Not sure what's causing your dry mouth? While it's probably nothing serious, here's what you should know.

By Roshini Rajapaksa, MD
Updated January 16, 2017
Credit: Aad Goudappel

Suffering from a dry mouth? First off, make sure you’re drinking plenty of water; dry mouth is a common symptom of dehydration. Is there any chance you’re breathing through your mouth or snoring a lot without realizing it? Try using a humidifier, especially in the winter and at night, to help keep the air moist. There are also hundreds of medications that can make your mouth unusually dry, including certain antihistamines, decongestants, antidepressants, muscle relaxants, diabetes drugs, and pain relievers.

This annoying complaint can also be a red flag that you have an underlying health condition, such as Sjogren’s syndrome (an autoimmune disease that attacks moisture-producing glands in the body), high blood sugar, or diabetes. More rarely, dry mouth may signal nerve damage in the head or neck.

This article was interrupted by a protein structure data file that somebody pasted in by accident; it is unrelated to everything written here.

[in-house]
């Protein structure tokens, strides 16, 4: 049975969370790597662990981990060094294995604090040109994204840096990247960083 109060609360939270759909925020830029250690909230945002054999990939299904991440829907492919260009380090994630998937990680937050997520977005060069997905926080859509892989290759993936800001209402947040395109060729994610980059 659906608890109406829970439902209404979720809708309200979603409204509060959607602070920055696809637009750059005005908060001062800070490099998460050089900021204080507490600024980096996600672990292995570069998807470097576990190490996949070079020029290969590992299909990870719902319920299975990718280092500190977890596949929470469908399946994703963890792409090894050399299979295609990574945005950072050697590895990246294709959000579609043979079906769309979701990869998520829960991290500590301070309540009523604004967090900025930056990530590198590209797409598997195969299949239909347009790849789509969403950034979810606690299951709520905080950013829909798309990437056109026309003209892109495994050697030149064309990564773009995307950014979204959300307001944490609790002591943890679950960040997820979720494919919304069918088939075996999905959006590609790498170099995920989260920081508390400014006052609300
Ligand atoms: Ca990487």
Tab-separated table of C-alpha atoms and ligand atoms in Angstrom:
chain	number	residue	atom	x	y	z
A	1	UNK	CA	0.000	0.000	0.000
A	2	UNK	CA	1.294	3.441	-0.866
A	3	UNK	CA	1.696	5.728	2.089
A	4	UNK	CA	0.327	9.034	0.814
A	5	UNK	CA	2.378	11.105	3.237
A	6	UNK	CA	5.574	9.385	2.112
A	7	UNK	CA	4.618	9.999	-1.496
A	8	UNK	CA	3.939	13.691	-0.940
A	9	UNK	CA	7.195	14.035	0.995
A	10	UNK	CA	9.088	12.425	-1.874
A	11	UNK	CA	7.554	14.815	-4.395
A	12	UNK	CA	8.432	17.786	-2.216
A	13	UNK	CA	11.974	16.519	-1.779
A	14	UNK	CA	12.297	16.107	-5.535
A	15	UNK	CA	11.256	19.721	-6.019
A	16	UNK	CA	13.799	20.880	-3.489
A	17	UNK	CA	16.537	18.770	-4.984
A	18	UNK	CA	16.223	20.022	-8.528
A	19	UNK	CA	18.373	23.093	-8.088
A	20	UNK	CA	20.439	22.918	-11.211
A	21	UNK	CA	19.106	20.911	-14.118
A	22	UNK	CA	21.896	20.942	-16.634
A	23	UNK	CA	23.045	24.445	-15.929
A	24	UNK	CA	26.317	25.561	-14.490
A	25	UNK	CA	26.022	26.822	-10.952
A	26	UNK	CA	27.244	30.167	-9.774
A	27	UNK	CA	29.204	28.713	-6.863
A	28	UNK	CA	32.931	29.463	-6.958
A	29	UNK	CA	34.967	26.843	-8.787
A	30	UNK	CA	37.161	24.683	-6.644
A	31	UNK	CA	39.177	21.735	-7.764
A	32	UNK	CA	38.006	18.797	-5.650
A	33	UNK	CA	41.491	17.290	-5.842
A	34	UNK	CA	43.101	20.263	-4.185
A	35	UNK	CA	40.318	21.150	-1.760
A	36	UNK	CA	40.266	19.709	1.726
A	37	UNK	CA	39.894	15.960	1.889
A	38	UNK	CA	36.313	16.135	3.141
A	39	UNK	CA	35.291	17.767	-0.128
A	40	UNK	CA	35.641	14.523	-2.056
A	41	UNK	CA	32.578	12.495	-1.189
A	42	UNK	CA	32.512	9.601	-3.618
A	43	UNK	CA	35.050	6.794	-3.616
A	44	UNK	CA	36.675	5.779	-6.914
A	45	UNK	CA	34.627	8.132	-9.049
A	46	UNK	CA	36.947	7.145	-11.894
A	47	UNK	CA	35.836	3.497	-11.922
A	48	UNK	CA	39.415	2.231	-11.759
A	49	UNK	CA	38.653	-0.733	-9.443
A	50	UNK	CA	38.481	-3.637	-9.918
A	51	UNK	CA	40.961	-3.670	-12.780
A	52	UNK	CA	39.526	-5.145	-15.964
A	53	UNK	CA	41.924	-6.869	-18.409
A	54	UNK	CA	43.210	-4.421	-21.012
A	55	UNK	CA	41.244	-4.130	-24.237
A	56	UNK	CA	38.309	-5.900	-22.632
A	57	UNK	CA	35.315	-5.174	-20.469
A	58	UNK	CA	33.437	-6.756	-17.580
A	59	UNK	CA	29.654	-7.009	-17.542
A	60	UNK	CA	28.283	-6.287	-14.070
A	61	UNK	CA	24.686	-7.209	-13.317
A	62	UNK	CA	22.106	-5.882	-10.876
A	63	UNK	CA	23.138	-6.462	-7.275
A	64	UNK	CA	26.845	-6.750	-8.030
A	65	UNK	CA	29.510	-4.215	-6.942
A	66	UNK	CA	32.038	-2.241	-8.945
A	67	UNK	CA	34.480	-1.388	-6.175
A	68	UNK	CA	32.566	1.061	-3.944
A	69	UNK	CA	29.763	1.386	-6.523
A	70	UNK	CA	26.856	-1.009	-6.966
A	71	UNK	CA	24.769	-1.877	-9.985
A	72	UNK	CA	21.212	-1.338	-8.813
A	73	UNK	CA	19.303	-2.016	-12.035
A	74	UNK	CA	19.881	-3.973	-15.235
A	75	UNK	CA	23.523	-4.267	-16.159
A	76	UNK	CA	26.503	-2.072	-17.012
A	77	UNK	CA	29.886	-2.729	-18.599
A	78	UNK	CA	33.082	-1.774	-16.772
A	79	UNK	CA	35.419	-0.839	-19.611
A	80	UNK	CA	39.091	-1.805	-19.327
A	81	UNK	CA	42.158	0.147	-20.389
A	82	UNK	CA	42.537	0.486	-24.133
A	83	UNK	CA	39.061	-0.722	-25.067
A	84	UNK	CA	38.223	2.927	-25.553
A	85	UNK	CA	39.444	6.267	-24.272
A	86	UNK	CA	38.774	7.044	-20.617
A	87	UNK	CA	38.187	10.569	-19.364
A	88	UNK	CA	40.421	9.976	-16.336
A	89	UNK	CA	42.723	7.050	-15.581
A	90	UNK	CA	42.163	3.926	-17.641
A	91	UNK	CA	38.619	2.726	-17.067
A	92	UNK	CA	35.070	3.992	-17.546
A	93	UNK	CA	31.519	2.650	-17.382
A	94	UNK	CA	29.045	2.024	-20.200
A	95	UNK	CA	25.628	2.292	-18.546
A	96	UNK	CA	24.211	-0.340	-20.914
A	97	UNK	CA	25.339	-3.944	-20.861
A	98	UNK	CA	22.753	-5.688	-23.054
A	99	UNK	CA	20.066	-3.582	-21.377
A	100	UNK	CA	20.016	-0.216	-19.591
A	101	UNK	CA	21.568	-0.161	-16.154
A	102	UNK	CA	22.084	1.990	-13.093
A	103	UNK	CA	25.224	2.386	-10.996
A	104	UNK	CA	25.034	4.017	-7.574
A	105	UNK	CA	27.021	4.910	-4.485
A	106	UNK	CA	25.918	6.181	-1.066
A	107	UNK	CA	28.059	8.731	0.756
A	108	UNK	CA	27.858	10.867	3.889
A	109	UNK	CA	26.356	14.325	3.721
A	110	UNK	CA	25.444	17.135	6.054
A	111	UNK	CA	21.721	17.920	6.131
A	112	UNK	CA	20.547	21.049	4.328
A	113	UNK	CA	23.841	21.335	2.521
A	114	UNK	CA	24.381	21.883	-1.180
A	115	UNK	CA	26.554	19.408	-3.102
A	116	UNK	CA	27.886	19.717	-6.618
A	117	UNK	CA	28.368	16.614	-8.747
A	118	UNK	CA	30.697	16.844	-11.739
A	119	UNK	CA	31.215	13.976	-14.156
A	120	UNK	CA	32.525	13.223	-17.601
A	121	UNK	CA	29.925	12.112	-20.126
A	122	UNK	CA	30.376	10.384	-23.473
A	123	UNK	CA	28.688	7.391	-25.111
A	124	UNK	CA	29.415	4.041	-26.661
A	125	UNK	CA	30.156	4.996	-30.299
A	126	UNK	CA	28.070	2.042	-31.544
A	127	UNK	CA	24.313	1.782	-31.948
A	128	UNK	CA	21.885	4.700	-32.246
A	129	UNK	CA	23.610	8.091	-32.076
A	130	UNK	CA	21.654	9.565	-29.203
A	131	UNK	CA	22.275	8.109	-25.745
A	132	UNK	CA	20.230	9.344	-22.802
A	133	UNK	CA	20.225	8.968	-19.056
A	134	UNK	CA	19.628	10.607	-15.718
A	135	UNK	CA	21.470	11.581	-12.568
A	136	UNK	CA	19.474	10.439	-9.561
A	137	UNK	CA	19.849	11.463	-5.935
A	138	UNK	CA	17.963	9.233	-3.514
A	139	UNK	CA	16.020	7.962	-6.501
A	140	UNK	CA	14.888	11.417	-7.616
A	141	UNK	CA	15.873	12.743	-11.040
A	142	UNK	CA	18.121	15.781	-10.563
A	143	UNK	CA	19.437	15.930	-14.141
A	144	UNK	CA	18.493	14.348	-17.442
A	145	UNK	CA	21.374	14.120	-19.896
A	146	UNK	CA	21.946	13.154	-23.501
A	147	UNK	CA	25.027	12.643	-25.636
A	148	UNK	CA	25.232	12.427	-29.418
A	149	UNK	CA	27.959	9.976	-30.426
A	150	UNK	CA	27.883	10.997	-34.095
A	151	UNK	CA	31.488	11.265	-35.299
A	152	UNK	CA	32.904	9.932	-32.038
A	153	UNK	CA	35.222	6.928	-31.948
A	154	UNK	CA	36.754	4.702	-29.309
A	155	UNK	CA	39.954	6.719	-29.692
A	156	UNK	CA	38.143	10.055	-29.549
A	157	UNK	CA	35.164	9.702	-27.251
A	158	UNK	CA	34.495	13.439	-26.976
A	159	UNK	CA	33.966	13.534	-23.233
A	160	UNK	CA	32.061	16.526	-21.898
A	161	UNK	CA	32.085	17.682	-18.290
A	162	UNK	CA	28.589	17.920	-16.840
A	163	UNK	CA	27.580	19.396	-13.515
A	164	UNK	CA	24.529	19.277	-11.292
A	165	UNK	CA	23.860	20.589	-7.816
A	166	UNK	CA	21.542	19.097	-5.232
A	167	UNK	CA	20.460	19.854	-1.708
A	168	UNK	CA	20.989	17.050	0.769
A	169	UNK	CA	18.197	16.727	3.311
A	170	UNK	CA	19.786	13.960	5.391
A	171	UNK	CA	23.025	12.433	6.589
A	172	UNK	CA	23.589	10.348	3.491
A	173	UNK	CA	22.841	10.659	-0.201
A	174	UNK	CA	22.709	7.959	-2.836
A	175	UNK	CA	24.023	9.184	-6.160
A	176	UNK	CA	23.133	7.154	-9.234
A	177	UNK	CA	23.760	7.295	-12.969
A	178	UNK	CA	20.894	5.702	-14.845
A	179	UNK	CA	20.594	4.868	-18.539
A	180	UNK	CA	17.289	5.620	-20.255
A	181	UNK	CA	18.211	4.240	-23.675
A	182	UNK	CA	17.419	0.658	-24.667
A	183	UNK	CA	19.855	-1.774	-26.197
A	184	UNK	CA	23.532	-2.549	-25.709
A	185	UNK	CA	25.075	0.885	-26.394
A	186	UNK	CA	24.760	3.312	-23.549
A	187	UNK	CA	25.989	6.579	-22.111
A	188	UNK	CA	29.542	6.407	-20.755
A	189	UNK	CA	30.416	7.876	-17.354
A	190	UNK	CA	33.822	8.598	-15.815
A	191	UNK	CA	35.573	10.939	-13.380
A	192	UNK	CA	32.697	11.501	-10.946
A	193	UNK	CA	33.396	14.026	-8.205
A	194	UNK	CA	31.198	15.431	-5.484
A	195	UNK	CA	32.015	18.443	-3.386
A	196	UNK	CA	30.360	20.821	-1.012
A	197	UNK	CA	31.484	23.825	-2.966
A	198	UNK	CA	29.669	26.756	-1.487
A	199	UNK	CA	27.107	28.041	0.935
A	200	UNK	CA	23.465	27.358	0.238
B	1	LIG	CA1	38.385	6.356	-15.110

It’s important to see your MD to rule out any of these more serious health issues. Regardless of the cause, dry mouth can eventually result in sores, a fungal infection in your mouth, gum disease, or tooth decay. Ask your doctor or dentist about over-the-counter toothpastes, mouthwashes, and gels designed specifically for easing dry mouth symptoms, in addition to prescription oral medications that stimulate saliva production.

Health’s medical editor, Roshini Rajapaksa, MD, is assistant professor of medicine at the NYU School of Medicine.